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Re: make: avoid breaking backwards compatability

On Fri, 05 Sep 2014, Jarmo Jaakkola wrote:
If there is an explicit dependency without commands, then the search implied by .SUFFIXES is NOT performed, but the file names are checked to see whether they end with known suffixes. (If a target explicitly depends on multiple sources, then only the first source gets this treatment.) The suffixes from the first explicit dependency select an appropriate .suffix1.suffix2 rule, if it exists, and the commands in that rule are performed.

I partly agree. I'd say: take the name of the target (dir/target.x), then take all suffixes .y from which .x can be made (in .SUFFIXES order) and see if the first dependency is "[prefix/]dir/target.y". If it is, use that one. Otherwise do a normal suffix rule search.

I had thought that my wording was closer to the existing (old) behaviour, but my tests indicate that your wording better expresses the existing (old) behaviour, so lets go with your version.

Then the question is if "prefix" should be in .PATH for the dependency to be approved. I.e. is this "choose one eligible candidate explicitly" or "use this file regardless of if it could normally be used".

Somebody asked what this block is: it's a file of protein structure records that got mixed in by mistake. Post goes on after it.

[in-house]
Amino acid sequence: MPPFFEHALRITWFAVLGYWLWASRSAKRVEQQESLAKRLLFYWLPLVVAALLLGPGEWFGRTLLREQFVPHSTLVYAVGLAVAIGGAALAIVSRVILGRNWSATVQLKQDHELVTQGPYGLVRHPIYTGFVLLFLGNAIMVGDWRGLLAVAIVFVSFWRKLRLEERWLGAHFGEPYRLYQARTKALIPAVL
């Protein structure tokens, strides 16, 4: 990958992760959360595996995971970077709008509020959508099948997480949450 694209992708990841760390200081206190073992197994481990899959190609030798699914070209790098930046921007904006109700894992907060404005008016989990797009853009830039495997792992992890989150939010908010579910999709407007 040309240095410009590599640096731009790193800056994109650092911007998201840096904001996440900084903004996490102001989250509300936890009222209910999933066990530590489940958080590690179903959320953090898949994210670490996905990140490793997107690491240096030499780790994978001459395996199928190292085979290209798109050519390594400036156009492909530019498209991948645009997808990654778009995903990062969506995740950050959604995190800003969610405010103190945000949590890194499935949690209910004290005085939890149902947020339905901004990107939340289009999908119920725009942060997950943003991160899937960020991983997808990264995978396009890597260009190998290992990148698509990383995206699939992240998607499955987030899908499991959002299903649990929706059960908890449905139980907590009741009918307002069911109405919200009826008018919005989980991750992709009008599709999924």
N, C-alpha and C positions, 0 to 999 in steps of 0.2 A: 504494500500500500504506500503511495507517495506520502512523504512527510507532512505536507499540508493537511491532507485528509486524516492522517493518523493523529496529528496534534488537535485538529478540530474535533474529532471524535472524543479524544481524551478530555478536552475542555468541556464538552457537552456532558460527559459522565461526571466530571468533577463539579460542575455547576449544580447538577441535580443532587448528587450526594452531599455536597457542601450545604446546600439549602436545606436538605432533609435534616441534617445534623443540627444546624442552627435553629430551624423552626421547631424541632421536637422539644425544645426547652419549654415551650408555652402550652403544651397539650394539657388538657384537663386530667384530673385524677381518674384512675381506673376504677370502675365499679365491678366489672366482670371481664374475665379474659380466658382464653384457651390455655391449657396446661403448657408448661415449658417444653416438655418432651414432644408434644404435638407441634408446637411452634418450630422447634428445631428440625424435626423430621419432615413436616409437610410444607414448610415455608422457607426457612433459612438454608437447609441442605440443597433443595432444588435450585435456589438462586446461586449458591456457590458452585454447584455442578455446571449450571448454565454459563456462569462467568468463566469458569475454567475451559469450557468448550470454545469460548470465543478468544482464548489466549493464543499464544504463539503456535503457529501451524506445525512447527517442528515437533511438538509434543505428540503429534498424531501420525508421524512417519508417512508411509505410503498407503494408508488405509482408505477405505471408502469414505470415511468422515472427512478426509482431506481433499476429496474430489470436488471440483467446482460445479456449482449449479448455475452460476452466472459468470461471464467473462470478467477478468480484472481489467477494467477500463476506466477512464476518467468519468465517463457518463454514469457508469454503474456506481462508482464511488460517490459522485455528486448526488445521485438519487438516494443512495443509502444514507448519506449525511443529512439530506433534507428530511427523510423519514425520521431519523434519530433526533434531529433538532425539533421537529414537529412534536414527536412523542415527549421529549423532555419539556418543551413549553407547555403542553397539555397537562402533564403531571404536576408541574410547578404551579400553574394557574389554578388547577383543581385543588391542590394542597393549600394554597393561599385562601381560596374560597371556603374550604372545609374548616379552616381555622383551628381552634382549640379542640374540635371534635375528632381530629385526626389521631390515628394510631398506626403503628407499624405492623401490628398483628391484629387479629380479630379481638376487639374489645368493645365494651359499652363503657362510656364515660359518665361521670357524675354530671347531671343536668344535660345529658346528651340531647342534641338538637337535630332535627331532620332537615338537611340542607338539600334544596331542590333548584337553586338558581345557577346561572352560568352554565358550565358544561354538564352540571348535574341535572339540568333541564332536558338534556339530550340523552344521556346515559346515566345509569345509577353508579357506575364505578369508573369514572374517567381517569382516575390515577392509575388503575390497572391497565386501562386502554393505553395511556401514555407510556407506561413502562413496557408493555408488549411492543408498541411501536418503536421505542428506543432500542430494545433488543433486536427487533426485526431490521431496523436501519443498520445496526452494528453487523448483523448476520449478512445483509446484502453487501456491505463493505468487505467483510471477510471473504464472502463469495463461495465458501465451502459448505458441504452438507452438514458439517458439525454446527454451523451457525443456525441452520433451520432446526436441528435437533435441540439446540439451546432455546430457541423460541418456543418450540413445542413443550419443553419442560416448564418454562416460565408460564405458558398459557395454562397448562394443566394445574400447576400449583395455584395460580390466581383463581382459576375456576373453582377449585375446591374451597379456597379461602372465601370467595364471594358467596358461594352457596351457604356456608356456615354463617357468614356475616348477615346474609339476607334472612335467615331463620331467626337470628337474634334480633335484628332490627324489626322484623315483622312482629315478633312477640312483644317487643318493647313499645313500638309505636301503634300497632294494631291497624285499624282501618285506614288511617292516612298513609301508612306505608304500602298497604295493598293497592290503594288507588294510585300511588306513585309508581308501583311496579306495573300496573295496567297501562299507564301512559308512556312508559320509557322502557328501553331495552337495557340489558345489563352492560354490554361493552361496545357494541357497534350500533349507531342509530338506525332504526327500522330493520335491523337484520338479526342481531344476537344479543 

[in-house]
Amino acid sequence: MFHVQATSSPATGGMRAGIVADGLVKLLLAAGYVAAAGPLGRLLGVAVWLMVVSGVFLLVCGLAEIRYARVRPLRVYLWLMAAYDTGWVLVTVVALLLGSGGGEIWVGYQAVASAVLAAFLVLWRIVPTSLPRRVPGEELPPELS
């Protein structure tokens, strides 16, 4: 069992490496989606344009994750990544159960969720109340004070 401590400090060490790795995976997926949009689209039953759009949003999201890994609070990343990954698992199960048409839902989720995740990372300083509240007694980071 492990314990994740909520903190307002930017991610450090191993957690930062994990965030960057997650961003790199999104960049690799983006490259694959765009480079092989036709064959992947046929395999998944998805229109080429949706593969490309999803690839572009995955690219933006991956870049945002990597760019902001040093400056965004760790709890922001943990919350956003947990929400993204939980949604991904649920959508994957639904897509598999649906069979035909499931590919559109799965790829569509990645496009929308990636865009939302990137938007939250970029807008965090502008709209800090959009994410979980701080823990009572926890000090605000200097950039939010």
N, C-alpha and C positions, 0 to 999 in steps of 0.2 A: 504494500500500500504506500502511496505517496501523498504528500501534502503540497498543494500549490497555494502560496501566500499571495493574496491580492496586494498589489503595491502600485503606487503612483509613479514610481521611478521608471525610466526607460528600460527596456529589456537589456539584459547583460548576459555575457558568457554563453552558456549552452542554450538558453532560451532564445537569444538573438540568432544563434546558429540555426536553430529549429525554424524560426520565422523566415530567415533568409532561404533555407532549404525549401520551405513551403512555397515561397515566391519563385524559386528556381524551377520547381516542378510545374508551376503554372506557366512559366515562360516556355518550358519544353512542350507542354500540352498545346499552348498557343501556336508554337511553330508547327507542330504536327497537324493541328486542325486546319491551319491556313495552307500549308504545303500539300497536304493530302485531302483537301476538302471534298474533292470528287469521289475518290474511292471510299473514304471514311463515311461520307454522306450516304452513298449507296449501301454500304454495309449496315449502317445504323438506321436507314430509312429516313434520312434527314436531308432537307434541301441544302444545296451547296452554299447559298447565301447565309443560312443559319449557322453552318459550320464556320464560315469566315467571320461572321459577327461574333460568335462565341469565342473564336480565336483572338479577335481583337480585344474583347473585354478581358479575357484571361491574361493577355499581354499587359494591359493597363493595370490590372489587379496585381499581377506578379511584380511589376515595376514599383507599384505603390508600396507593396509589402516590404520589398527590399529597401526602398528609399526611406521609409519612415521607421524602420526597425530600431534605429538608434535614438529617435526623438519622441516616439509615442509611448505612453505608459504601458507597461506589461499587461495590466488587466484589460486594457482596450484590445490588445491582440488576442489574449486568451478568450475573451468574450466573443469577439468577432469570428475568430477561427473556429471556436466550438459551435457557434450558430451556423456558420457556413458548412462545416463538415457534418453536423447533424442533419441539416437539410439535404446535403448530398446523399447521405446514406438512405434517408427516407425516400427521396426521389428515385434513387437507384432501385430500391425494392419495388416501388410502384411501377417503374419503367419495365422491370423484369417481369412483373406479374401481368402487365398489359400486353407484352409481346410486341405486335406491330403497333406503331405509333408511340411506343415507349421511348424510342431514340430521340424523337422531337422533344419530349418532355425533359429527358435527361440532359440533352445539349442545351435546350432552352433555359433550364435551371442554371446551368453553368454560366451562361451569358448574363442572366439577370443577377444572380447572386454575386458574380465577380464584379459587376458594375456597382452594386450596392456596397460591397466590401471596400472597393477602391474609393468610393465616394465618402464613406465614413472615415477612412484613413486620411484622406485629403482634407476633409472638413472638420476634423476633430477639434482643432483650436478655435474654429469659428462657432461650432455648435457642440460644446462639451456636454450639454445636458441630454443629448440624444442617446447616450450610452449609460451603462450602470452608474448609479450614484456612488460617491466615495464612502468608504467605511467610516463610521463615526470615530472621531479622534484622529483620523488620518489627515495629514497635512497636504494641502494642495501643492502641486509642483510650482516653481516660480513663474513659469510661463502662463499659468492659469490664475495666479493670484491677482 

The exising (old) behaviour is that the source file's direcroey does not need to be listed in .PATH. We should retain this.

Also, do we want multi-stage transformations:

   foo.z: foo.x # foo.x -> foo.y -> foo.z

I'd say no, because now you're saying that foo.z depends on foo.x, while in reality foo.z depends on foo.y, which depends on foo.x. Not to mention that it would probably necessitate implementing the suffix search in reverse. And you could still write:

   foo.z: foo.y
   foo.y: foo.x

Multi-stage transformations are OK for the case where there are no explicit rules, but where there are explicit rules, I think users should list all steps explicitly.

(If the files in the explicit dependency do not have known suffixes, or there is no .suffix1.suffix2 rule, then nothing happens.)

I strongly disagree. This will break approximately all makefiles ever written. Consider:

   foo.o: foo.h other.h

Surely what this means is that foo.o is to be made from foo.c, but the object file also depends on the headers foo.h and other.h and must be recompiled when they change.

For the meaning you describe, I would expect the makefile to say:

   foo.o: foo.c foo.h other.h

However, my tests indicate that the old make would have behaved as you
describe, so it's fine to retain that behaviour.

--apb (Alan Barrett)

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